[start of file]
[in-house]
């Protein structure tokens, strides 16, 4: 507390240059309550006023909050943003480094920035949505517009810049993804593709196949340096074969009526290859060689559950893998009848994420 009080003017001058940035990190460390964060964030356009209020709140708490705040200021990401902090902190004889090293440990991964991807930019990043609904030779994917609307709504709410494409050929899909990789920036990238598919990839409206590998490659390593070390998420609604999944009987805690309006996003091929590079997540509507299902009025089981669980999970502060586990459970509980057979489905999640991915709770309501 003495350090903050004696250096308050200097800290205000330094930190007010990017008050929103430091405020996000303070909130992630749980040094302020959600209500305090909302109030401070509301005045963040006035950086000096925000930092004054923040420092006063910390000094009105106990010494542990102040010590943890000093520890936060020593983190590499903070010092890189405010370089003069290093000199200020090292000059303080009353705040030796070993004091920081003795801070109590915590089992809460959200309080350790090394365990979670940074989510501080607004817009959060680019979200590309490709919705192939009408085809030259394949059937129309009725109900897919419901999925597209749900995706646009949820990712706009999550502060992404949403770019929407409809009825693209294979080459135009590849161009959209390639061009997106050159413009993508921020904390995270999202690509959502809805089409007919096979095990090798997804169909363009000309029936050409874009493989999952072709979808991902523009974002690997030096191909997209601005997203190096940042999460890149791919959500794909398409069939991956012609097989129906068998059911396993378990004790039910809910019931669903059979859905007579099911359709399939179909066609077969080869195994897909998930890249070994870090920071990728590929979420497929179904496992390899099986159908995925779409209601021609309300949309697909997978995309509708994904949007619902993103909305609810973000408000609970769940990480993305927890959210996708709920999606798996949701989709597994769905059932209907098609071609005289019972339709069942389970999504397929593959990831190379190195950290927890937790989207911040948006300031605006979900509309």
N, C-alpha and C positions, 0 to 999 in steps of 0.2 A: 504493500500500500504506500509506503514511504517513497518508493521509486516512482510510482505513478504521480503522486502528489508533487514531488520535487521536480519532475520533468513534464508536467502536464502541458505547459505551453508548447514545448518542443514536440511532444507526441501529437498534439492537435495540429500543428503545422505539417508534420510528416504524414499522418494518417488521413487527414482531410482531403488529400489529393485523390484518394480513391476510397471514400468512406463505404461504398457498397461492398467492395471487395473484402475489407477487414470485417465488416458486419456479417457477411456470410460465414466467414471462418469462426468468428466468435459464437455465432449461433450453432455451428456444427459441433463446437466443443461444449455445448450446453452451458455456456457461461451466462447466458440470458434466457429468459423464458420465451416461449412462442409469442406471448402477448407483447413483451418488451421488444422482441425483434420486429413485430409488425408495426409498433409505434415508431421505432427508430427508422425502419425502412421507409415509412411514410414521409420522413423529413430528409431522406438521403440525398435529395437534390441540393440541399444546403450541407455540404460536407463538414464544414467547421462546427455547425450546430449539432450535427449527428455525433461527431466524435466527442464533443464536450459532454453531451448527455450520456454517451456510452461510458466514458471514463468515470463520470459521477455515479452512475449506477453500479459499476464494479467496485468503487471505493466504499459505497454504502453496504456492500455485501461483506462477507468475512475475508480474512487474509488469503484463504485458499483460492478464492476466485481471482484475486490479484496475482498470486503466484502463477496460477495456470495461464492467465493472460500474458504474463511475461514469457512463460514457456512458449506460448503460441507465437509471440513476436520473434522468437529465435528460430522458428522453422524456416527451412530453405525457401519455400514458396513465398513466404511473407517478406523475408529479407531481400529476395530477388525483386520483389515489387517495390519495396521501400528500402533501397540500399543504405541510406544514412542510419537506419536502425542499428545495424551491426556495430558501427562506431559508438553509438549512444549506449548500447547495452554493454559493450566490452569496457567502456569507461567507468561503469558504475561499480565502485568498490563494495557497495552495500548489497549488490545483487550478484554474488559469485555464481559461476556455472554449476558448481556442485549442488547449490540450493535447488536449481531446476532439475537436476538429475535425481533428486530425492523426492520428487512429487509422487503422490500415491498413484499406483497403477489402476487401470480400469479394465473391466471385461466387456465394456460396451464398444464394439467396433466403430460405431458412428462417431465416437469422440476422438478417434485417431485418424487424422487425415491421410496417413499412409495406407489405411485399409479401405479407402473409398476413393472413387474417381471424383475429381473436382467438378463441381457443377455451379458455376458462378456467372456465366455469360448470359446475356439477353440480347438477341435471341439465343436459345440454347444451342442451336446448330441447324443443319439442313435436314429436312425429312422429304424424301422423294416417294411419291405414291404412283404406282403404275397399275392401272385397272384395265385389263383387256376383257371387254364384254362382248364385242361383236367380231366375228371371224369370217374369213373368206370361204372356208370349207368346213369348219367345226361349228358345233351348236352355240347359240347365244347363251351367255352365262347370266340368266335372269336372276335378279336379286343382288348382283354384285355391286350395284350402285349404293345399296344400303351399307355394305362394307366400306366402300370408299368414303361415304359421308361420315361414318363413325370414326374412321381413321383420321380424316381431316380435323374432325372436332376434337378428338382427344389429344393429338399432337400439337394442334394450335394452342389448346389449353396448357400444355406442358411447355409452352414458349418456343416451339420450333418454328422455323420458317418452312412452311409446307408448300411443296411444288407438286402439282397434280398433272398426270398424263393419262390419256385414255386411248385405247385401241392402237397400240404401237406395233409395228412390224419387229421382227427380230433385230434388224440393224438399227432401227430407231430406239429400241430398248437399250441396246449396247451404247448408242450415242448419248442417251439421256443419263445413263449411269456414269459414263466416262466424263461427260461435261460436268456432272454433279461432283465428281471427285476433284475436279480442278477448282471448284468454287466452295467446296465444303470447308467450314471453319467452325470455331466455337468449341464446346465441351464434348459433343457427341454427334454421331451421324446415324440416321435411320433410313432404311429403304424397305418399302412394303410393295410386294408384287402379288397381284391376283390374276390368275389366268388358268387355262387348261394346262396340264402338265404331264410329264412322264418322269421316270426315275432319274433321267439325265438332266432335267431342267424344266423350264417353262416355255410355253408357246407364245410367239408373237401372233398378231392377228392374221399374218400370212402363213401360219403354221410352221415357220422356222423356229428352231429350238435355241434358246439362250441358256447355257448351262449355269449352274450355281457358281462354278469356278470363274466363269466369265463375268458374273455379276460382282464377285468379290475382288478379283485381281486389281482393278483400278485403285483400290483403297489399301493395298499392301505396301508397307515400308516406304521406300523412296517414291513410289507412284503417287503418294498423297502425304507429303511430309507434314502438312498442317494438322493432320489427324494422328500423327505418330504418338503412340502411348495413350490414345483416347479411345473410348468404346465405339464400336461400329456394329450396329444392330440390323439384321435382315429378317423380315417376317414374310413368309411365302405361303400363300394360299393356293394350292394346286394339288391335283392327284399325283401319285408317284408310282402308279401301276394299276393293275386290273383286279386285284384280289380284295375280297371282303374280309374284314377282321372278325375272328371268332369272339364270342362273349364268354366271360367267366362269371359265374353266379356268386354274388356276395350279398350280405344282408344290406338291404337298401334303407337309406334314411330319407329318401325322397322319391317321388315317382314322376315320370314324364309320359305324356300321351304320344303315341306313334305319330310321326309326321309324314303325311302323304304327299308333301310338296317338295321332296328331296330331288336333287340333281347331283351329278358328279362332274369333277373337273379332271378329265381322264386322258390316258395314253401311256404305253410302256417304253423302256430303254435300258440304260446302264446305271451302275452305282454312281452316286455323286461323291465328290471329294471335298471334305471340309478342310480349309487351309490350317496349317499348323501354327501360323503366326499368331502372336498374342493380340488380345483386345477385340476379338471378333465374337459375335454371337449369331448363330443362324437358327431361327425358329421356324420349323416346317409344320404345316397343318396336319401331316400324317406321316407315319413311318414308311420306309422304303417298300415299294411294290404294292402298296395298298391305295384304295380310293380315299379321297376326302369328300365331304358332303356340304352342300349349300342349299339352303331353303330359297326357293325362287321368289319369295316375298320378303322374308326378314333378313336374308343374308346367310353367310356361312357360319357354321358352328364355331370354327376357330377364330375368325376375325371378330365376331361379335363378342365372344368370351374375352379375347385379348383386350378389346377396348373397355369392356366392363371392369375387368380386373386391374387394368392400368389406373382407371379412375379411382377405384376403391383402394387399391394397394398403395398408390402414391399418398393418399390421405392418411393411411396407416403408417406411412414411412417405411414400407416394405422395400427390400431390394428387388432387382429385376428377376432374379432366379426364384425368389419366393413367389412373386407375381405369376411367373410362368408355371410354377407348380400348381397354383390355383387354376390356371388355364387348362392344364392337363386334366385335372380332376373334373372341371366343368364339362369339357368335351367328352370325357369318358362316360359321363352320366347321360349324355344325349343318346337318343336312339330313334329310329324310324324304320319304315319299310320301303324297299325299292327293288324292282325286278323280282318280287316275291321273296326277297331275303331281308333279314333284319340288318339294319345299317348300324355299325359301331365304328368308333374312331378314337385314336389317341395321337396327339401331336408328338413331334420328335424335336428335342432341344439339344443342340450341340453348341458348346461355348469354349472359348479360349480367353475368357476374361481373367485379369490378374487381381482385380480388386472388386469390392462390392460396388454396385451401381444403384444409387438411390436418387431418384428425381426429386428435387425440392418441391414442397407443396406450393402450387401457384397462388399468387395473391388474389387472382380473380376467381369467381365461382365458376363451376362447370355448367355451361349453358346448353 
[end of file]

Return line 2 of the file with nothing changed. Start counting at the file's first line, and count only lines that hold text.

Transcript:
């Protein structure tokens, strides 16, 4: 507390240059309550006023909050943003480094920035949505517009810049993804593709196949340096074969009526290859060689559950893998009848994420 009080003017001058940035990190460390964060964030356009209020709140708490705040200021990401902090902190004889090293440990991964991807930019990043609904030779994917609307709504709410494409050929899909990789920036990238598919990839409206590998490659390593070390998420609604999944009987805690309006996003091929590079997540509507299902009025089981669980999970502060586990459970509980057979489905999640991915709770309501 003495350090903050004696250096308050200097800290205000330094930190007010990017008050929103430091405020996000303070909130992630749980040094302020959600209500305090909302109030401070509301005045963040006035950086000096925000930092004054923040420092006063910390000094009105106990010494542990102040010590943890000093520890936060020593983190590499903070010092890189405010370089003069290093000199200020090292000059303080009353705040030796070993004091920081003795801070109590915590089992809460959200309080350790090394365990979670940074989510501080607004817009959060680019979200590309490709919705192939009408085809030259394949059937129309009725109900897919419901999925597209749900995706646009949820990712706009999550502060992404949403770019929407409809009825693209294979080459135009590849161009959209390639061009997106050159413009993508921020904390995270999202690509959502809805089409007919096979095990090798997804169909363009000309029936050409874009493989999952072709979808991902523009974002690997030096191909997209601005997203190096940042999460890149791919959500794909398409069939991956012609097989129906068998059911396993378990004790039910809910019931669903059979859905007579099911359709399939179909066609077969080869195994897909998930890249070994870090920071990728590929979420497929179904496992390899099986159908995925779409209601021609309300949309697909997978995309509708994904949007619902993103909305609810973000408000609970769940990480993305927890959210996708709920999606798996949701989709597994769905059932209907098609071609005289019972339709069942389970999504397929593959990831190379190195950290927890937790989207911040948006300031605006979900509309």